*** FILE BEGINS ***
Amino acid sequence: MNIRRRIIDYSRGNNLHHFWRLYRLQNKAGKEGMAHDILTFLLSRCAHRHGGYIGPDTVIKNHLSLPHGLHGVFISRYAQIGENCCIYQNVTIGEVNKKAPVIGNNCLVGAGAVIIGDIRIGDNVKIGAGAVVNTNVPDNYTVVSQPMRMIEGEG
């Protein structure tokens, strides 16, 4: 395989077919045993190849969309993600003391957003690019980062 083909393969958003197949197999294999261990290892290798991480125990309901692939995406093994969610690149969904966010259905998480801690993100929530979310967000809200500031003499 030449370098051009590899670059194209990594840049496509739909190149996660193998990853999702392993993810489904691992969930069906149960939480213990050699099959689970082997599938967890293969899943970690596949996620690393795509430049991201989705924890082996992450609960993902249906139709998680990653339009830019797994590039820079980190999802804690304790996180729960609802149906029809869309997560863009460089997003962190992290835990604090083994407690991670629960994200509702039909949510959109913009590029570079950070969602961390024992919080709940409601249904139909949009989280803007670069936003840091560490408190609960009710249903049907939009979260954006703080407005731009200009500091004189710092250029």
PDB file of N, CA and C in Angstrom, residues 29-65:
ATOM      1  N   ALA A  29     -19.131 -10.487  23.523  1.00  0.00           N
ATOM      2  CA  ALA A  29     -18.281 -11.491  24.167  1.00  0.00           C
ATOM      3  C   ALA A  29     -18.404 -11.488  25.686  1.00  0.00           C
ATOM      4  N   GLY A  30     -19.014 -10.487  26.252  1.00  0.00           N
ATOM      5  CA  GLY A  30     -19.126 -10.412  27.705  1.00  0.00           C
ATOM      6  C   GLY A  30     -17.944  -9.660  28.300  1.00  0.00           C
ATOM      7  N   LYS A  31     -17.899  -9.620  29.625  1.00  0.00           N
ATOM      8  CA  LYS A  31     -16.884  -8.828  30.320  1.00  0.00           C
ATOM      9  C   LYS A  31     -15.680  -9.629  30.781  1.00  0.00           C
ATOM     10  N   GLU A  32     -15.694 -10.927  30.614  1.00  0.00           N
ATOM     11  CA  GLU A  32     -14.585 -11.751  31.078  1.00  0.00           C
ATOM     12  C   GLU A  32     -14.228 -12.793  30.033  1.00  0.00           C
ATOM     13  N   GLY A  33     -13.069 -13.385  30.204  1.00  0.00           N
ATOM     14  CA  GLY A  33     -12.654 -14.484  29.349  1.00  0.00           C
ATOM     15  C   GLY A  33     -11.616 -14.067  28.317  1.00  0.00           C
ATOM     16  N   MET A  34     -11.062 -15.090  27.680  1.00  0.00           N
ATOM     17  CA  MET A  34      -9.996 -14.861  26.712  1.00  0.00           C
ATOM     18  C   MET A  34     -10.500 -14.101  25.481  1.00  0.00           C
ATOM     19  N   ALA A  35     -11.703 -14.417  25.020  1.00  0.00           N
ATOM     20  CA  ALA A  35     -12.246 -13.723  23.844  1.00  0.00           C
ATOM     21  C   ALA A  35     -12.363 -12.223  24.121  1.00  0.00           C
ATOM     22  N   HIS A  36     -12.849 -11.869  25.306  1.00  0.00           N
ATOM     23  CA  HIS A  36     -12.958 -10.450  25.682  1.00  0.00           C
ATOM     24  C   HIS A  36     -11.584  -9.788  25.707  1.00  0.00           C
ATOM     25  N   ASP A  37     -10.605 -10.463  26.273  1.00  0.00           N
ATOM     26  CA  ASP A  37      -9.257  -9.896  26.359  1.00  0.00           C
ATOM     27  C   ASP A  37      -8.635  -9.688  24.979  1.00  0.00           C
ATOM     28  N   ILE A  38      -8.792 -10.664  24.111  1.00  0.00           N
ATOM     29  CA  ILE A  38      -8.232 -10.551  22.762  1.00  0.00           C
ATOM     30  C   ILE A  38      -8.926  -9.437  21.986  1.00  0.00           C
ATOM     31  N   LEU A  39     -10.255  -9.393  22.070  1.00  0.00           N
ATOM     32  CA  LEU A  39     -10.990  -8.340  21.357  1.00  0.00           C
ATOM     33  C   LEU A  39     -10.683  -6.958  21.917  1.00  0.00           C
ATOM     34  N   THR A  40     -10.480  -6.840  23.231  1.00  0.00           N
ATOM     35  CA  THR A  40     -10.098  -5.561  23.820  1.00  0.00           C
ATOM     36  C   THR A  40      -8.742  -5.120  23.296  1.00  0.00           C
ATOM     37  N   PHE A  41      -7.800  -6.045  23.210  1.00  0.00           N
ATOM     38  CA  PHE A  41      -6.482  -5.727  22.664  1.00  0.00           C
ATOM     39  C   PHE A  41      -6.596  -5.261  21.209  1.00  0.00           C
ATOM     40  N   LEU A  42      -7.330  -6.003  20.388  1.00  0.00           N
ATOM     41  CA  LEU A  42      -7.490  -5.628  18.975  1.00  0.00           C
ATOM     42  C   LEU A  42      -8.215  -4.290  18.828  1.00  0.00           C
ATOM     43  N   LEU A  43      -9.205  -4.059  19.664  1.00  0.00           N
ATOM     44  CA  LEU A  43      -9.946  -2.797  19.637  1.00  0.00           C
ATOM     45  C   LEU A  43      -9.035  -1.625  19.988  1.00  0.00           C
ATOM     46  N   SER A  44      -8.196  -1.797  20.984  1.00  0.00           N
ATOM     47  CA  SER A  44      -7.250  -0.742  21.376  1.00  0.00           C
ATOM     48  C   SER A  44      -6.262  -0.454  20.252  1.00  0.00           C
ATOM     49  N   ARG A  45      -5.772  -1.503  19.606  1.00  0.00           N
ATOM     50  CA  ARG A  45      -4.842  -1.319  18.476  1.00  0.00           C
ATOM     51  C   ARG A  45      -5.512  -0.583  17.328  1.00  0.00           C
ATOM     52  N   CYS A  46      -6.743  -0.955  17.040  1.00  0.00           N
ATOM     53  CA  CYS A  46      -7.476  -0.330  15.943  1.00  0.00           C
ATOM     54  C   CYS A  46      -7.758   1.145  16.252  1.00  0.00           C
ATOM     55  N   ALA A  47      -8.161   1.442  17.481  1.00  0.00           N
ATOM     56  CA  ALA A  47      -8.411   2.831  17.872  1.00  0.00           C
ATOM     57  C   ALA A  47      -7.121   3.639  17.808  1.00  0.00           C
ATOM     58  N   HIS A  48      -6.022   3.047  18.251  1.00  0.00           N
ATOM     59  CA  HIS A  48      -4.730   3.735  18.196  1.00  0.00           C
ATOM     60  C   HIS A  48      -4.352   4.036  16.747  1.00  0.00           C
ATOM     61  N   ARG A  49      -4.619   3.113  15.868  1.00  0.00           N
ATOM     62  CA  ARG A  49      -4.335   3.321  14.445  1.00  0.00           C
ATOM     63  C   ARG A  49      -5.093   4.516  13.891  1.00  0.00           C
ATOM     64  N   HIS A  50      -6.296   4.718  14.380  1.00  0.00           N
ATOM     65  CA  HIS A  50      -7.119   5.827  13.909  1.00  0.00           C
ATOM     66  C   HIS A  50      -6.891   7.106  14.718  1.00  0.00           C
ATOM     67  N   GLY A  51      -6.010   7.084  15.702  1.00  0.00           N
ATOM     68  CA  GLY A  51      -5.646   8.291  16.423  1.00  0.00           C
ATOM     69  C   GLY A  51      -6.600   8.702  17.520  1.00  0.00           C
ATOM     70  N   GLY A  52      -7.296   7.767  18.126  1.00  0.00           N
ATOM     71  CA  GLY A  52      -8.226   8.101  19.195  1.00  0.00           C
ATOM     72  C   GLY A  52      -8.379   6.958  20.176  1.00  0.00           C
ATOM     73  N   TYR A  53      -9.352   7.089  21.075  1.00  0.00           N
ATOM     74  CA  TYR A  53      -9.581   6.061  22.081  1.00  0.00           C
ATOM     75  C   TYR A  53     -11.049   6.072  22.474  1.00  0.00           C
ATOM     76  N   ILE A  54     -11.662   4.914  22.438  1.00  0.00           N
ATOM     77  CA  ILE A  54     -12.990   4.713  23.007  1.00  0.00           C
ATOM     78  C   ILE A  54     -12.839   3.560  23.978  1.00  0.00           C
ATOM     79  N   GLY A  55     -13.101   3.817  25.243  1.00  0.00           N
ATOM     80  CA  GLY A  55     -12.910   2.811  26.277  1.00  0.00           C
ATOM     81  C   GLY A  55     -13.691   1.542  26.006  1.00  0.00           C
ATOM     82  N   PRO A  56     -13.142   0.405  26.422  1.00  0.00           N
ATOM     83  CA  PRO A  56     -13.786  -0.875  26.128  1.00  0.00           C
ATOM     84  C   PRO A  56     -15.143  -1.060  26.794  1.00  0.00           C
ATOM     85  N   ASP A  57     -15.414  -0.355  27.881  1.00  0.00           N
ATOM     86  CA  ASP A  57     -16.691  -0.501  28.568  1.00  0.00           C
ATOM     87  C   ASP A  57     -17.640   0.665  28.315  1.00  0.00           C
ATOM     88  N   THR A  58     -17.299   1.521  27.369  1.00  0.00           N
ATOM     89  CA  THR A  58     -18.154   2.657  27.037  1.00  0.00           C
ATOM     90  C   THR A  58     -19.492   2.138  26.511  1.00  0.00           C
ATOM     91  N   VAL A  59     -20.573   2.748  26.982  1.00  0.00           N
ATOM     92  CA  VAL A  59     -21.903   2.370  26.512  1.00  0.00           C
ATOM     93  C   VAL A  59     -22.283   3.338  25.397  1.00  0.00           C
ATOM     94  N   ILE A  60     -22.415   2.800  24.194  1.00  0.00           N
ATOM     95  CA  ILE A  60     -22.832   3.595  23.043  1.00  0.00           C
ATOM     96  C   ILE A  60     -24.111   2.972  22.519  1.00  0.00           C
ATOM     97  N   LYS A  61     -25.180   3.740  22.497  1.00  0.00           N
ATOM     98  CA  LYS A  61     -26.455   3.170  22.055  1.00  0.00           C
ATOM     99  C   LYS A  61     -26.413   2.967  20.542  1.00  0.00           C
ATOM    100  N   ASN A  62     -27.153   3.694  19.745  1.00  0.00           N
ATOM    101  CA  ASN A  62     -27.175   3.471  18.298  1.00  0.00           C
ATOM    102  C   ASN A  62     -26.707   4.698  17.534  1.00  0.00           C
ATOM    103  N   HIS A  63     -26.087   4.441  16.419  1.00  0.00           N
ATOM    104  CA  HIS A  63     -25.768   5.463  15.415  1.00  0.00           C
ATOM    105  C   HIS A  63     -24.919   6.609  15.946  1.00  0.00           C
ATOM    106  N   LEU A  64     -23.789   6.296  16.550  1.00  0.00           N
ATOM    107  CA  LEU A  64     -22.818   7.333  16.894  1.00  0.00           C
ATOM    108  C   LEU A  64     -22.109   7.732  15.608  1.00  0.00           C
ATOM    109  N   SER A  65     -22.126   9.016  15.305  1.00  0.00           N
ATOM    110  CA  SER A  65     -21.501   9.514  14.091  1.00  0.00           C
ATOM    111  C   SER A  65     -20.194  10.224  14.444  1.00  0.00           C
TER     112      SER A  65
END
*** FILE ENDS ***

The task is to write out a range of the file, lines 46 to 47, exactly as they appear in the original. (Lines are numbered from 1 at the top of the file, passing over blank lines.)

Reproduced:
ATOM     43  N   LEU A  43      -9.205  -4.059  19.664  1.00  0.00           N
ATOM     44  CA  LEU A  43      -9.946  -2.797  19.637  1.00  0.00           C